Robert E. Friedman believes we can close the racial wealth divide in a generation. “I believe in the promise of this country … and in this community,” says Friedman, founder of Prosperity Now and author of A Few Thousand Dollars. “St. Louis has become a symbol to the country of the results of racial inequity, and I think it’s leading the way to close the racial wealth divide, and to let America live up to its ideals.”
Friedman was in St. Louis Oct. 22 to outline his vision for how to achieve this goal. Michael Sherraden offered opening remarks and introductions, highlighting the results of his 40-year partnership with Friedman.
Following Friedman’s presentation was a discussion with four panelists: St. Louis Treasurer Tishaura Jones, Esther Shin of Urban Strategies, Malik Ahmed of Better Family Life and Ray Boshara of the Center for Household Financial Stability at the Federal Reserve Bank of St. Louis.
Organized into a series of “lessons” from his book, Friedman’s presentation began with a call for asset building. Though Missouri’s income poverty rate is 19.7%, a much lesser known statistic is the staggering level of liquid asset poverty – 47%.
Citing CSD research, he says, “Given a reasonable opportunity, low-income people, predominantly people of color, women and others will start businesses, create jobs, buy and keep homes, go to college and create wealth for both themselves and the country as a whole.”
Such an opportunity could come in the form of a few thousand dollars, or as Child Development Accounts.
Using the American Dream Demonstration as an example, Friedman says, “We showed that if you match the savings of low-income people, they would save – not because it was easy, not because it didn’t require sacrifice – because it was the price of stability and the price of hope.”
“This is not a question about individual attitudes and behaviors – it’s about structures and systems,” says Friedman about the need for structural change to address the racial wealth divide.
“We have to recognize that the racial wealth divide is a product of history, 400 years in the making,” Friedman states before describing the Homestead Act as an example of federal policy that built wealth by “stealing land from Native Americans, providing it to mostly white men and denying it to people of color.”
Current federal and state tax systems are also drivers of economic inequality, according to Friedman. With a federal tax code that spends $700 billion a year subsidizing the assets of the wealthy, “We’re rewarding the rich, missing the middle and penalizing the poor.” With a more equitable tax structure, “we could match the savings of the poorest fifth 3 to 1 and close the racial wealth divide in a generation.”
Future wealth-building policies and tax reform must be progressive and inclusive, and race is central in the process. To this end, Friedman concluded his presentation with a call to action: “Change state policy. Change federal policy. Demand that our wealth-building policy incentives go to everybody.”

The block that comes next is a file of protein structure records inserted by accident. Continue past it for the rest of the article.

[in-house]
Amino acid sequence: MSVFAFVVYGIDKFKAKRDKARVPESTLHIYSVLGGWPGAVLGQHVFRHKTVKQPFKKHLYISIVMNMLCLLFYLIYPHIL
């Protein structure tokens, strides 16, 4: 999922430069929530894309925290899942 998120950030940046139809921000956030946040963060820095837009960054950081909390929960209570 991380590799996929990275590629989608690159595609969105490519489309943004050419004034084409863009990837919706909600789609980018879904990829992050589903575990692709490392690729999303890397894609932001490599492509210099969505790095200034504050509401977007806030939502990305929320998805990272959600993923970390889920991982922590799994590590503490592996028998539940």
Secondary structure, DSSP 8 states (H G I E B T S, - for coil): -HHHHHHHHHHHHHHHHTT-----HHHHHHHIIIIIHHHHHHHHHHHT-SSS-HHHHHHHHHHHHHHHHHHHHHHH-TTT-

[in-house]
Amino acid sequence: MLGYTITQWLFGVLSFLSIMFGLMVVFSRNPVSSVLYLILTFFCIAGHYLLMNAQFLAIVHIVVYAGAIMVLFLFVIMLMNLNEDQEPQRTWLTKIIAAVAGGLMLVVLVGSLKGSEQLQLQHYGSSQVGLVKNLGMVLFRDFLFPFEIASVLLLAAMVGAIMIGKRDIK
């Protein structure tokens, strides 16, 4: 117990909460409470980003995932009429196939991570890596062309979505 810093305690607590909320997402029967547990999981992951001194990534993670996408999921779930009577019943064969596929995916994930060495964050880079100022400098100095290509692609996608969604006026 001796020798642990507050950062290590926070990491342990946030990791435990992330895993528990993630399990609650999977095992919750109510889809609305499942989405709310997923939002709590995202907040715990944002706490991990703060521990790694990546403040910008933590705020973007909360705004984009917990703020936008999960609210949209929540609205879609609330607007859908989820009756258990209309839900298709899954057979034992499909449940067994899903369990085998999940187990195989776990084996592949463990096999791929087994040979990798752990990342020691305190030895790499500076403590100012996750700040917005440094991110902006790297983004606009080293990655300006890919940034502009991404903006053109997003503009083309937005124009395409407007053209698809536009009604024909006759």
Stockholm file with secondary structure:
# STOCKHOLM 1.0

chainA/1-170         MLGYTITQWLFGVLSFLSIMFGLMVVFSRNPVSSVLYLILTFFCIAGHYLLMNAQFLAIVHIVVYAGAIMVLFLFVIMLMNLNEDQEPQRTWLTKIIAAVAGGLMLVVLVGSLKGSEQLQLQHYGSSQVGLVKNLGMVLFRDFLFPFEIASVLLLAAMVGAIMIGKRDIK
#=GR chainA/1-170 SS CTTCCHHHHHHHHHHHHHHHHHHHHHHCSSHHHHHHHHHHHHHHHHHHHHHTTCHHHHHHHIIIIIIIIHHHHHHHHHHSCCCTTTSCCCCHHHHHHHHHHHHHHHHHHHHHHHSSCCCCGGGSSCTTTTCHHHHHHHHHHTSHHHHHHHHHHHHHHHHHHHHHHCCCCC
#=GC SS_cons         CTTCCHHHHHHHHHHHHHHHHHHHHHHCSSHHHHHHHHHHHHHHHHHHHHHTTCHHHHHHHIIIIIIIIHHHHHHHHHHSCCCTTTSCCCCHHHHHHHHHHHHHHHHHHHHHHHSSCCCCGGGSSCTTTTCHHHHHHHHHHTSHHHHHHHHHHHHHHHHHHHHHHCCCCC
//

The panel of community leaders followed by responding to Friedman’s remarks.
Treasurer Jones described the College Kids Program, a local child savings program implemented by her office. Now entering its fifth year, it will have “enrolled 1,700 more kindergarten students … and the assets saved will top $1,000,000.”
She discussed reparations as a national topic, but noted that “We can’t wait for Washington to act. What we can do in St. Louis is invest in programs like College Kids to change the trajectories of possibilities for low-income families.”
Shin offered a framework for partnership to increase economic mobility. This includes clearly naming racism as a cause for preventing success. “The reality is that racism always finds a way to game the system … Race has to be at the forefront.”
Ahmed discussed Better Family Life’s history of connecting people with matched Individual Development Accounts: “We saw for the first time people who had never saved before, put their nickels and dimes together … and all of a sudden, they had enough for an apartment, and a car, and eventually to buy home.”
Boshara closed the panel by offering his perspective on Friedman’s book. In addition to emphasizing the racial wealth gap, the book is relevant to other forms of wealth inequality, such as the generational and educational wealth gaps, says Boshara. To understand these concepts, data are important, he says, “but you can’t just do data. You have to organize, you have to frame, you have to communicate, you have to be there when there’s an opportunity to move a policy forward.”
The event concluded with audience questions and discussion. Attendees and panelists discussed specific action steps to close the wealth gap and spark prosperity for all.
This event was organized and sponsored by the Center for Social Development and cosponsored by the Center for the Study of Race, Ethnicity & Equity, Clark-Fox Policy Institute, the Collaboration on Race, Inequality, and Social Mobility in America at Washington University in St. Louis and Grand Challenges for Social Work.